Tigers United University Consortium continues efforts to protect wild tigers
Although normally on opposite sides of the field, Auburn University, Clemson University, Louisiana State University and the University of Missouri have teamed up since 2017 to protect their beloved and shared mascot, the tiger.
As members of the Tigers United University Consortium, the four universities are continuing to work together to save the wild tiger population through conservation research and strategic communication plans to increase awareness about the dwindling number of wild tigers worldwide.
The formation of the Tigers United University Consortium, an idea formulated by Clemson President James Clements, came about after Timothy Boosinger, a former provost and dean of the College of Veterinary Medicine at Auburn and Bob Jones, provost of Clemson University, traveled to India to see the magnificent animals in the wild and to meet with members of the Global Tiger Forum, an international conservation group.
“Wild tigers are at risk if we don’t plan well for the future,” Boosinger said. “We need to help the countries that have tigers with their conservation and education efforts, while also raising awareness at home and abroad.”
In countries where the wild tiger population is most threatened, the universities are creating the next generation of conservation professionals by providing academic scholarships and assistantships. Through these programs, the universities are also focusing on the importance of using technology to monitor and analyze data regarding the tigers.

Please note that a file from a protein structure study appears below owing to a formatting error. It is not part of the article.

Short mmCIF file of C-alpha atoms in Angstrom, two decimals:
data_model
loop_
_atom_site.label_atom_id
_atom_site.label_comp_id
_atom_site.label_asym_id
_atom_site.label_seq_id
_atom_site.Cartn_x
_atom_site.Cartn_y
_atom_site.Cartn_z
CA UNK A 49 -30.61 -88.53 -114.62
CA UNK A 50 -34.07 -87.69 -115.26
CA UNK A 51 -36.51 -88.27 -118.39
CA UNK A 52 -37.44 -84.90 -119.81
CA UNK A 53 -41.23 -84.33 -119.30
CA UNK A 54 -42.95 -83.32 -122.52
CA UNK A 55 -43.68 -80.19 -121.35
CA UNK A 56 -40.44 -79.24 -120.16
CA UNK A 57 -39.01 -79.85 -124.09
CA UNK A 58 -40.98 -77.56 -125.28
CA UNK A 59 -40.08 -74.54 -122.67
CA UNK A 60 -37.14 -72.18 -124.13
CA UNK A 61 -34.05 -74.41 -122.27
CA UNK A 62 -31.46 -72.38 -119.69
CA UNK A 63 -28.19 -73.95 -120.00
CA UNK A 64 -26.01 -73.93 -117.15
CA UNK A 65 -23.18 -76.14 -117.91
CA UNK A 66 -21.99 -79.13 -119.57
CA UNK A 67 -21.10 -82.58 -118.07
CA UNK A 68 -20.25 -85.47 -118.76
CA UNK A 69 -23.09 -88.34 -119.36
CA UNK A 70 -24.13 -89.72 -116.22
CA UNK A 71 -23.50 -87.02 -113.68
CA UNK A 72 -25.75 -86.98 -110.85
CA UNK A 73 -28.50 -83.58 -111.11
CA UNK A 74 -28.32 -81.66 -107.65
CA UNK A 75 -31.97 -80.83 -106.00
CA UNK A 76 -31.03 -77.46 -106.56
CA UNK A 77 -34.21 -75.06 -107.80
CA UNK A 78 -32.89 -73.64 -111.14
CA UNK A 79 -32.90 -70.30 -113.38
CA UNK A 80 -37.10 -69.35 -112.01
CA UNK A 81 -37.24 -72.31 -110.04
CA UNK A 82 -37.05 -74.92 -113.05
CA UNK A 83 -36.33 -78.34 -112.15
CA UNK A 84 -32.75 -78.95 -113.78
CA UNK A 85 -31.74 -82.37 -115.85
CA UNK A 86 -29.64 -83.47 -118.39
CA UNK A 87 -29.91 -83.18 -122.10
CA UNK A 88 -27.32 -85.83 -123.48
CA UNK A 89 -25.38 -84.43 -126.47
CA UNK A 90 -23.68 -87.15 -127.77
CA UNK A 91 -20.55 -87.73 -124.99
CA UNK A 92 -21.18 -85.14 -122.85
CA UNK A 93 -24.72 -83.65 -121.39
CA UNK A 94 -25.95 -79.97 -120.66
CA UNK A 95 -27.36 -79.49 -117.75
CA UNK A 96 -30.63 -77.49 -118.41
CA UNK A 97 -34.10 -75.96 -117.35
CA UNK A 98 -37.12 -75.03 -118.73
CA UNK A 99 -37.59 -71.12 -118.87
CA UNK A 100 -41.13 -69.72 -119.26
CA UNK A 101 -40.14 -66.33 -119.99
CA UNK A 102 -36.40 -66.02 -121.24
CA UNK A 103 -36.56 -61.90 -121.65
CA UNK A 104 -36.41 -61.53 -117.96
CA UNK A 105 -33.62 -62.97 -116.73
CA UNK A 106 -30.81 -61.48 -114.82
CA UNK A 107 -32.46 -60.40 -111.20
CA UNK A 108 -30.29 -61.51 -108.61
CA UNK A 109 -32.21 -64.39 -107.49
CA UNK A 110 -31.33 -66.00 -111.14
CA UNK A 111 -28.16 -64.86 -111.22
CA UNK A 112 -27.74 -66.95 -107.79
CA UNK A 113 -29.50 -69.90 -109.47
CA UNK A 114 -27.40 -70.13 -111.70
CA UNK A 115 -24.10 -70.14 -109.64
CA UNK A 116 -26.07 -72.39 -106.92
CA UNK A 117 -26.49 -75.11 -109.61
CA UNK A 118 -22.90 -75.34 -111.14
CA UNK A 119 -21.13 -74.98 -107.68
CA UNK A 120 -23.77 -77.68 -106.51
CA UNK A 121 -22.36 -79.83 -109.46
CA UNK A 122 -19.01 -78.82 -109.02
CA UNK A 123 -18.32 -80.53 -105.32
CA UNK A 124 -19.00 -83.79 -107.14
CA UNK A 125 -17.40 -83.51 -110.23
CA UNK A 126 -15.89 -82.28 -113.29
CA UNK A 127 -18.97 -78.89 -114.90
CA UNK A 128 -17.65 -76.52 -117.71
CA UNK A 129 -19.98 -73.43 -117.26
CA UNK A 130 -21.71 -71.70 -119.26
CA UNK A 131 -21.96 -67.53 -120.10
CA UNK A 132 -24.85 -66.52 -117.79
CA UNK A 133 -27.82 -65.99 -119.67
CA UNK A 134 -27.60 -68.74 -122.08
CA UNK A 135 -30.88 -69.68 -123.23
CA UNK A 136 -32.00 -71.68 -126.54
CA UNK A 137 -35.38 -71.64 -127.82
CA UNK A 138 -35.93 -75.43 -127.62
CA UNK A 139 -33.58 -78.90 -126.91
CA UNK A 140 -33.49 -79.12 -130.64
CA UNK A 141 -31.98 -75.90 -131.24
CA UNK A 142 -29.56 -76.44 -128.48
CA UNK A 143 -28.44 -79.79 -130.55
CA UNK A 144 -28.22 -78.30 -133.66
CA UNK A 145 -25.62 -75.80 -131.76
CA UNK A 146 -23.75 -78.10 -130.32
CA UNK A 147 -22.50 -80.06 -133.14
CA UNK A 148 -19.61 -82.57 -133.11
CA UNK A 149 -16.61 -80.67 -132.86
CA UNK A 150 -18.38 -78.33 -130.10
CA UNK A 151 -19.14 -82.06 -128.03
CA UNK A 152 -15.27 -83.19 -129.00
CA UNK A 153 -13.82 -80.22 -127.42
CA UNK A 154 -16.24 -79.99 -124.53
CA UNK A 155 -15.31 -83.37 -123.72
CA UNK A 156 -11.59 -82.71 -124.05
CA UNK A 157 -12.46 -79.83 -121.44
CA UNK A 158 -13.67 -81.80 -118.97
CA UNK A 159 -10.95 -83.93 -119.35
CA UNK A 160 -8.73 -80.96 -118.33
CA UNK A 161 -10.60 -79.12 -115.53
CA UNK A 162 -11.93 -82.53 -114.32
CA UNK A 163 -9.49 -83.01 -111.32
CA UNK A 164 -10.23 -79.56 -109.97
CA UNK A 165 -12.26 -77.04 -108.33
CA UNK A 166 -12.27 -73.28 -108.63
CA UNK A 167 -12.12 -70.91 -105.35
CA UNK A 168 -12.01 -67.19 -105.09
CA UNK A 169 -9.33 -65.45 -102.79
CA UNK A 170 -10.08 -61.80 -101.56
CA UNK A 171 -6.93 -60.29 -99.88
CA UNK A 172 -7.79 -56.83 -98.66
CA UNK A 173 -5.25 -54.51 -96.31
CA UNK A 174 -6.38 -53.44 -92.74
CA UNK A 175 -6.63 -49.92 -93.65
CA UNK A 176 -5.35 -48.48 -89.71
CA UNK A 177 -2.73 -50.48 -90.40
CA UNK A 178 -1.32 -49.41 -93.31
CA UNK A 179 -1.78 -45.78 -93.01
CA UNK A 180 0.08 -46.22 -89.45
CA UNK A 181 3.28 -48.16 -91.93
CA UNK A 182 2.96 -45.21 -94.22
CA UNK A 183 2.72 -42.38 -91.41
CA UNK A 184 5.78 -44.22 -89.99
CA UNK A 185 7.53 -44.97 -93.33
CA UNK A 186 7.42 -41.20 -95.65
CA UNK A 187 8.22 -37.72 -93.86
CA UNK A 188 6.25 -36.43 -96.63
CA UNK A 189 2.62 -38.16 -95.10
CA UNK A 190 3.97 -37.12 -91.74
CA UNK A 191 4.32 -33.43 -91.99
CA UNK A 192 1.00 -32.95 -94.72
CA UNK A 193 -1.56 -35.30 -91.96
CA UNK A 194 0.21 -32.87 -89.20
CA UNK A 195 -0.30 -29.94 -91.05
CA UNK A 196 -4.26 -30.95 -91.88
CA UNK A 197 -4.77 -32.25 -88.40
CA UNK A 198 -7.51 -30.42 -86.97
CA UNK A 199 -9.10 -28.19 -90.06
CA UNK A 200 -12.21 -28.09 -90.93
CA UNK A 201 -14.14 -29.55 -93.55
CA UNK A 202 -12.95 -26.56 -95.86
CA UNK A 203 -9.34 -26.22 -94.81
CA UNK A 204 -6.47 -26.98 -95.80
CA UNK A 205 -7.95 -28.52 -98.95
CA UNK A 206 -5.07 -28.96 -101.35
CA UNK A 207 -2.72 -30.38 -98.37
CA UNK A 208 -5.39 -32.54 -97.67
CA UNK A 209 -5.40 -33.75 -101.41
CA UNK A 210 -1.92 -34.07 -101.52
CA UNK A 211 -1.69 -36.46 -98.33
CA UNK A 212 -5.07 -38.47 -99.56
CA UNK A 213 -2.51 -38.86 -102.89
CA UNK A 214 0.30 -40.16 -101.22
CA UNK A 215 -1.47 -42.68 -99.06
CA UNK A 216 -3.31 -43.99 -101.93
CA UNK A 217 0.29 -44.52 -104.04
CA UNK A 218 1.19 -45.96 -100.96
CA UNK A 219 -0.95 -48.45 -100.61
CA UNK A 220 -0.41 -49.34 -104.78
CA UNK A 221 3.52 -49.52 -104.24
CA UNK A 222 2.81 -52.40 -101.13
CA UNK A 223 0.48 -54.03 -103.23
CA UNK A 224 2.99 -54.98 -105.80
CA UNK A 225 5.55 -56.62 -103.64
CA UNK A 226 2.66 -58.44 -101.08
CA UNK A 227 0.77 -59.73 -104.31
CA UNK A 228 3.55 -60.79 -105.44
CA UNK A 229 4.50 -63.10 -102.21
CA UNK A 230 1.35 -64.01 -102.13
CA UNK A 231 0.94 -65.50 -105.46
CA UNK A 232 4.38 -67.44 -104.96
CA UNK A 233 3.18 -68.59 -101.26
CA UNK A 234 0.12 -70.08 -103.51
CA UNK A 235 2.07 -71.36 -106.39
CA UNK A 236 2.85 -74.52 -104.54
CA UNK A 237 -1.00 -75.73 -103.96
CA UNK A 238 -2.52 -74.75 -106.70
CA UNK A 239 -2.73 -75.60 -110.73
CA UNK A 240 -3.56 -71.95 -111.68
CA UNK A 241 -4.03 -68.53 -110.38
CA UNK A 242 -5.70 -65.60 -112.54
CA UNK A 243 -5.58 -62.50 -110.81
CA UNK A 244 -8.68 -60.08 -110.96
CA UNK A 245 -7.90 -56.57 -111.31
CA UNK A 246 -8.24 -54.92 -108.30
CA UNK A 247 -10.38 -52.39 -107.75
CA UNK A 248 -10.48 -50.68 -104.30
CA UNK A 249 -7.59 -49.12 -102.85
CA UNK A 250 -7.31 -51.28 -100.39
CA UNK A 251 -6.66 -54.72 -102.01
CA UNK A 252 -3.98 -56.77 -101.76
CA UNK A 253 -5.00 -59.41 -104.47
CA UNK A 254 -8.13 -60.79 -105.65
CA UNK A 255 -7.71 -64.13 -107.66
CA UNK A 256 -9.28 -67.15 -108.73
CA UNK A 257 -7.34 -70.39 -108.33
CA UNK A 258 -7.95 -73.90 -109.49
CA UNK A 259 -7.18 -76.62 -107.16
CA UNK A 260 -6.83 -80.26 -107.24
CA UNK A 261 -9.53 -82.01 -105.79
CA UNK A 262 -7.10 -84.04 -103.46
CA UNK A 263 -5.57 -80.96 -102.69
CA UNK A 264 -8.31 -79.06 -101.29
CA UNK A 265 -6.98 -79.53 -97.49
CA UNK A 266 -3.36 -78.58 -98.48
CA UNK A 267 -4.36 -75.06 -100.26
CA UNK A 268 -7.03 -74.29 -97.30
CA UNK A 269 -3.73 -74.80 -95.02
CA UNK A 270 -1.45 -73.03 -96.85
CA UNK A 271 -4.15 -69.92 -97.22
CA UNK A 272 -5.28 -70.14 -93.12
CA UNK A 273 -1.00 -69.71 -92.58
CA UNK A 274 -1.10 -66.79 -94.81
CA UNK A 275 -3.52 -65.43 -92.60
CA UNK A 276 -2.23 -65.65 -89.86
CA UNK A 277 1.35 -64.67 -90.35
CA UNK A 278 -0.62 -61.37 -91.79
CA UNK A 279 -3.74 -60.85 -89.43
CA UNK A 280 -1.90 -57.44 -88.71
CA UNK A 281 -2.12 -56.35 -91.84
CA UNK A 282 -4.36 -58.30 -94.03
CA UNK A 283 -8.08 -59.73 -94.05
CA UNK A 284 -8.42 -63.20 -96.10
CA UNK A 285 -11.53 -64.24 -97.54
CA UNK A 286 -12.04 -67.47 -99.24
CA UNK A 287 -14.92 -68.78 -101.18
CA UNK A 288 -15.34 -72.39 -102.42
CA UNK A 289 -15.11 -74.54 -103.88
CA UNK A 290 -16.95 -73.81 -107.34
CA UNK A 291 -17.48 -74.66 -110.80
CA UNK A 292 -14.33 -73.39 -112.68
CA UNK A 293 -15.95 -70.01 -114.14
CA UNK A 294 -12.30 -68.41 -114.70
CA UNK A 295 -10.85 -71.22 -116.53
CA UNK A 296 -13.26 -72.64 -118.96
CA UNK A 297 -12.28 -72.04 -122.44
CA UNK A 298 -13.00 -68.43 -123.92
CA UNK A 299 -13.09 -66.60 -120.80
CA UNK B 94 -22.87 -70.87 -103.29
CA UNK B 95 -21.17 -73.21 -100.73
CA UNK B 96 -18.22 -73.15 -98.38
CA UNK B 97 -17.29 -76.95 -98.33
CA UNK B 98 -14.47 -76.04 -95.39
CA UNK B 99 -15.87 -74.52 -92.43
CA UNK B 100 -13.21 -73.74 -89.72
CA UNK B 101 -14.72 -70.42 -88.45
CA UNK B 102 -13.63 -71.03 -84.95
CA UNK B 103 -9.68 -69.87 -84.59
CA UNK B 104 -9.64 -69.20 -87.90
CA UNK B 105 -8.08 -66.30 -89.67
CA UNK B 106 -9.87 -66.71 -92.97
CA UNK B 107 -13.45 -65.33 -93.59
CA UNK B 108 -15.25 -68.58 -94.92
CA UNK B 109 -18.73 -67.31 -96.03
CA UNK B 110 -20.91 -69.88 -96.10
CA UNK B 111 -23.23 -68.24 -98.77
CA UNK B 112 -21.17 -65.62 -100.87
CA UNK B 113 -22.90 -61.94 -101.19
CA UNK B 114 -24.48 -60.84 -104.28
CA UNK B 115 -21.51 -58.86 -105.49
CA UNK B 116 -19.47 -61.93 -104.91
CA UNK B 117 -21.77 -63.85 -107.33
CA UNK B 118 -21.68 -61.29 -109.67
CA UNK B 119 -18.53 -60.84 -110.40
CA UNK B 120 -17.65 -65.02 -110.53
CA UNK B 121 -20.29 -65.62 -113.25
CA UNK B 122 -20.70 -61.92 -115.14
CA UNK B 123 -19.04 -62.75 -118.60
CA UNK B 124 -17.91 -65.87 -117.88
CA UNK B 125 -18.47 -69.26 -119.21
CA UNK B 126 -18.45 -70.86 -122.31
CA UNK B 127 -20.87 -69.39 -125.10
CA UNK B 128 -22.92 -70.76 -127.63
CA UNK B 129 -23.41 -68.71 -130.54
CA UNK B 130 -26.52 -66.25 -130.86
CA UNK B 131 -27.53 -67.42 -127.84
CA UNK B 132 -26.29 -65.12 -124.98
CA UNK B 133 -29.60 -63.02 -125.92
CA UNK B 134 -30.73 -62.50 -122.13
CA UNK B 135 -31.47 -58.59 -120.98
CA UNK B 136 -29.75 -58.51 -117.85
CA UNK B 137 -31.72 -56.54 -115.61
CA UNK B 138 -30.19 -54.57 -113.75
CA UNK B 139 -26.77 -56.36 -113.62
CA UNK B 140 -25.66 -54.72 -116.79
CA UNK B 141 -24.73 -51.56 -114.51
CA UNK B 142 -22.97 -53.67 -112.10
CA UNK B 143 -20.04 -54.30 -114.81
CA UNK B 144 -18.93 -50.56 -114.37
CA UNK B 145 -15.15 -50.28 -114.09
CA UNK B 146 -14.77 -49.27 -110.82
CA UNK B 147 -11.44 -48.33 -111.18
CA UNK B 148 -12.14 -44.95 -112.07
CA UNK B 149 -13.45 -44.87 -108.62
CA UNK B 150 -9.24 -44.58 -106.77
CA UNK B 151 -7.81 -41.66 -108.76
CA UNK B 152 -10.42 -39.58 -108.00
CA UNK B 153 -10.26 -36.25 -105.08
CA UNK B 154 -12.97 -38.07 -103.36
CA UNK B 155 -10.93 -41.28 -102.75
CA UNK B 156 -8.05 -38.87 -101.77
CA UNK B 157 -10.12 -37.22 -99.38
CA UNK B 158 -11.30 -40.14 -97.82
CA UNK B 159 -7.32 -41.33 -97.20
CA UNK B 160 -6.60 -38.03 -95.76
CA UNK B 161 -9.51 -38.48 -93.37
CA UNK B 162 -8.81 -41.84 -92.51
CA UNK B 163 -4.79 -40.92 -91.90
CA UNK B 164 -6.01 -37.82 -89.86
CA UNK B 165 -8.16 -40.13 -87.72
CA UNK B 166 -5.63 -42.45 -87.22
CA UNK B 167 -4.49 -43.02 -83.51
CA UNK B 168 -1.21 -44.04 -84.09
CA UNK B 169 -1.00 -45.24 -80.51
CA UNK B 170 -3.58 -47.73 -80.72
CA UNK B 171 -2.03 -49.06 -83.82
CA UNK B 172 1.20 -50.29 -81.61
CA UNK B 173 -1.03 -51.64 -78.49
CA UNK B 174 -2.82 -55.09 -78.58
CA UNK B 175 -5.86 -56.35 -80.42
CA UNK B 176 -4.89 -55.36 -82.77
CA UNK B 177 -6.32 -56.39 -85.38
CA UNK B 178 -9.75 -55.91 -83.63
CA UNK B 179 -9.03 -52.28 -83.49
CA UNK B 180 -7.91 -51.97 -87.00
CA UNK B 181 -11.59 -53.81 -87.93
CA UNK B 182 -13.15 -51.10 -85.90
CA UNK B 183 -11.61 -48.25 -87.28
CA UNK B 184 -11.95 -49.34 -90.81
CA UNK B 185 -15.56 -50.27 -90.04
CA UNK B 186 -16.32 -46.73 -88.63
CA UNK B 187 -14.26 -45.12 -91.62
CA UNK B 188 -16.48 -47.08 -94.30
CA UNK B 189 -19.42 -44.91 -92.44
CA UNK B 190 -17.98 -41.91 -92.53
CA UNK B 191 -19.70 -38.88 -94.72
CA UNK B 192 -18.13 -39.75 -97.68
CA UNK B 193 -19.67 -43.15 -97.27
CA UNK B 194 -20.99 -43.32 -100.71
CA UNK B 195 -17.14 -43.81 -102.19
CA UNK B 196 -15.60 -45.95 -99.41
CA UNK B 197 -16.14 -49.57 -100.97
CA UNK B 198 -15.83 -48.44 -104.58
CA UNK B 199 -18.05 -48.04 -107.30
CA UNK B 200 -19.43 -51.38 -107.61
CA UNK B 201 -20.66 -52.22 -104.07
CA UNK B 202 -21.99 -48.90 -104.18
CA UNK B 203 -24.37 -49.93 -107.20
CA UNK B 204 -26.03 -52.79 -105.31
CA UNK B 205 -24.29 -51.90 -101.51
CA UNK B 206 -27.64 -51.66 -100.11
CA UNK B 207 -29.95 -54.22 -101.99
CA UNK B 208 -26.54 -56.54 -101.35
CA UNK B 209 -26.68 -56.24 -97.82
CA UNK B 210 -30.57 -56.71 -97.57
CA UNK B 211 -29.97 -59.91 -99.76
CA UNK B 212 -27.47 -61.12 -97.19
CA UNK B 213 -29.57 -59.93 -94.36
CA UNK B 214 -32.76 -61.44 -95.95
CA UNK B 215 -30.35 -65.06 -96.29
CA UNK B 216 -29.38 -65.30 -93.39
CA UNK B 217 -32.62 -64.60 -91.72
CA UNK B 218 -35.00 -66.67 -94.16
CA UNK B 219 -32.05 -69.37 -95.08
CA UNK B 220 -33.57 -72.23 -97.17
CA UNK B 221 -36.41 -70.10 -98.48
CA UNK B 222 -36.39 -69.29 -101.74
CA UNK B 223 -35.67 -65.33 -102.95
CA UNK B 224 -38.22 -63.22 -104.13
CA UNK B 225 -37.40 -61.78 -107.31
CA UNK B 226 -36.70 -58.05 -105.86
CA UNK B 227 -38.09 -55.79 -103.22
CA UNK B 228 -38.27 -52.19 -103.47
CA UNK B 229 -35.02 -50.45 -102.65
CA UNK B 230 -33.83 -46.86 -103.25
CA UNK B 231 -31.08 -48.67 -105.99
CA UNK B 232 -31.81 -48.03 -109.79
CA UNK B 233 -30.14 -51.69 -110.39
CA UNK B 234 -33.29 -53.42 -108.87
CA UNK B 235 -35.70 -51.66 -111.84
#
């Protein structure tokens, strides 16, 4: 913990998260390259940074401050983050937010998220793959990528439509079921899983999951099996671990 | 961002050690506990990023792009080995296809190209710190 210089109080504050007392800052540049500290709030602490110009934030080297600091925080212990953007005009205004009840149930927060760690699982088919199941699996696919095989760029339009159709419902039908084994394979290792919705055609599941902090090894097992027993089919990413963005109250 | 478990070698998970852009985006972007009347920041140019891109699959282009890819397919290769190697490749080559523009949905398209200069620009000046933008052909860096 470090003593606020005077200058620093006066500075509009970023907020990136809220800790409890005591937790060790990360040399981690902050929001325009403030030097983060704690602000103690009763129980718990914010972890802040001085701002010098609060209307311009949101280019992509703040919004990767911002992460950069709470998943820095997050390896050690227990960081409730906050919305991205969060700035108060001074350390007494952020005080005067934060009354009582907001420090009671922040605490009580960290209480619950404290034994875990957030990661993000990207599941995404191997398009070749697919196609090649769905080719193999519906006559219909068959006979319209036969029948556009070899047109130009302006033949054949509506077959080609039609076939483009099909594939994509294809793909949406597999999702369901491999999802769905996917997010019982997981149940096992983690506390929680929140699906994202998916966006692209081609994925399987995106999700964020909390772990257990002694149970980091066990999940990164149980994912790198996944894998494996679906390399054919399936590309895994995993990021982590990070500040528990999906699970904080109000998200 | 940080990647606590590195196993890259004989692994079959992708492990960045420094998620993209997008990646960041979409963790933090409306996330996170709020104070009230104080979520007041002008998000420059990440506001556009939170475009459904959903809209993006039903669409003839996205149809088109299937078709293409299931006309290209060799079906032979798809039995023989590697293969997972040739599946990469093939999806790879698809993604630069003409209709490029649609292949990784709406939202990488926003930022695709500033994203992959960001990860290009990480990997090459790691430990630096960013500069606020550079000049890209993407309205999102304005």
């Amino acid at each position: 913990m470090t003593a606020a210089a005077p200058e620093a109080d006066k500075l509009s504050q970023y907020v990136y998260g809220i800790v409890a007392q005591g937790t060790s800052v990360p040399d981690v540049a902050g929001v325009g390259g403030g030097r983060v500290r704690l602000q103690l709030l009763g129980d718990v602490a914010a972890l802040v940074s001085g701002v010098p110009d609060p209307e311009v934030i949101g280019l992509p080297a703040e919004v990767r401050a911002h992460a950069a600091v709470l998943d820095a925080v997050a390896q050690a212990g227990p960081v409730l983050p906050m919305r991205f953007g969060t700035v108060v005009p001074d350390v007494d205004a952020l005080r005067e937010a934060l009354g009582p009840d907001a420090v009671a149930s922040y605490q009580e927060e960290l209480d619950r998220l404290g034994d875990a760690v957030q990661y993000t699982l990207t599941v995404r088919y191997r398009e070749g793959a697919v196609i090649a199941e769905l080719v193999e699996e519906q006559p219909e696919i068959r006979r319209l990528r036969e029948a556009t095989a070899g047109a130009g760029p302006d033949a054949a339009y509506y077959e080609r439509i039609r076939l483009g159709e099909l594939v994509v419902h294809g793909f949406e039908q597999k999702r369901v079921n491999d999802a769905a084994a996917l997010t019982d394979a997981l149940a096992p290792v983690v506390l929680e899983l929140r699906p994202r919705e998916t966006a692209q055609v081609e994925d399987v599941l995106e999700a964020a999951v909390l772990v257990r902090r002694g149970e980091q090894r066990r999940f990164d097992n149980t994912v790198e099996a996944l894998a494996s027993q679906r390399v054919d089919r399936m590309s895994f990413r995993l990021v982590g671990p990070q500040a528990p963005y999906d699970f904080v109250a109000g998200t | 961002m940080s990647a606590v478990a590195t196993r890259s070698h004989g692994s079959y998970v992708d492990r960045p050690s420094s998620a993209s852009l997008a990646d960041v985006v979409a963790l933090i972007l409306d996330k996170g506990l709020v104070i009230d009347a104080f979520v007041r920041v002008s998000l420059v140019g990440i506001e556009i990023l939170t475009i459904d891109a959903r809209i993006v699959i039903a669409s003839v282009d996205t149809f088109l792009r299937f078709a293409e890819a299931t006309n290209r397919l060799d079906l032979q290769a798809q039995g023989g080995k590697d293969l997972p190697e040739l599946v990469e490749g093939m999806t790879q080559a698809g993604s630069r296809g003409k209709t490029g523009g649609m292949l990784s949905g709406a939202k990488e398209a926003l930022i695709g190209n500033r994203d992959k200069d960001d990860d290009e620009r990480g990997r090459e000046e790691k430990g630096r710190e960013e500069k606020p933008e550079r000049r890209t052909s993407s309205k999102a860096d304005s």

Auburn is playing its part by enrolling students from India who have master’s degrees in a forestry and wildlife related field into the Graduate School to work toward a doctorate in the School of Forestry and Wildlife Sciences. These students conduct research on topics such as the tiger population and health dynamics, human-wildlife conflicts and habitat management.
Vasavi Prakash and Shivakumar Channapplar Maheshappa are two students enrolled in the Tigers United University Consortium program at Auburn. Prakash has completed extensive research projects on conservation efforts, while Maheshappa has been focusing on the socioeconomic impact of conservation on forest-dependent communities.
The Tigers United University Consortium is focusing on raising awareness about the decreasing wild tiger population at home as well as abroad.
Earlier this year, the consortium launched its “Team Up for Tigers” program which provides learning materials for elementary students meant to teach about the current status of wild tigers, the threats they are facing and how students can help save them. The program also focuses on the culture and people who live in the 13 tiger-range countries.
“We are collaborating with several institutions in India,” Dr. Janaki Alavalapati, the dean of the School of Forestry and Wildlife Sciences at Auburn, said. “The primary organizations include the Wildlife Institute of India, state forest departments, and the National Tiger Conservation Authority. We want to grow the program to someday send our undergraduates to India for study abroad.”
Alavalapati visited New Delhi, India in November 2019 to meet with key representatives and senior leadership of the Global Tiger Forum at the National Tiger Conservation Authority.
“While visiting, I had the opportunity to discuss possible options to strengthen collaborations and partnerships with the Indian government agencies to move the Tigers United University Consortium forward,” said Alavalapati. “Cost sharing between Tigers United and the Indian government will be crucial for the success of future educational programs.”
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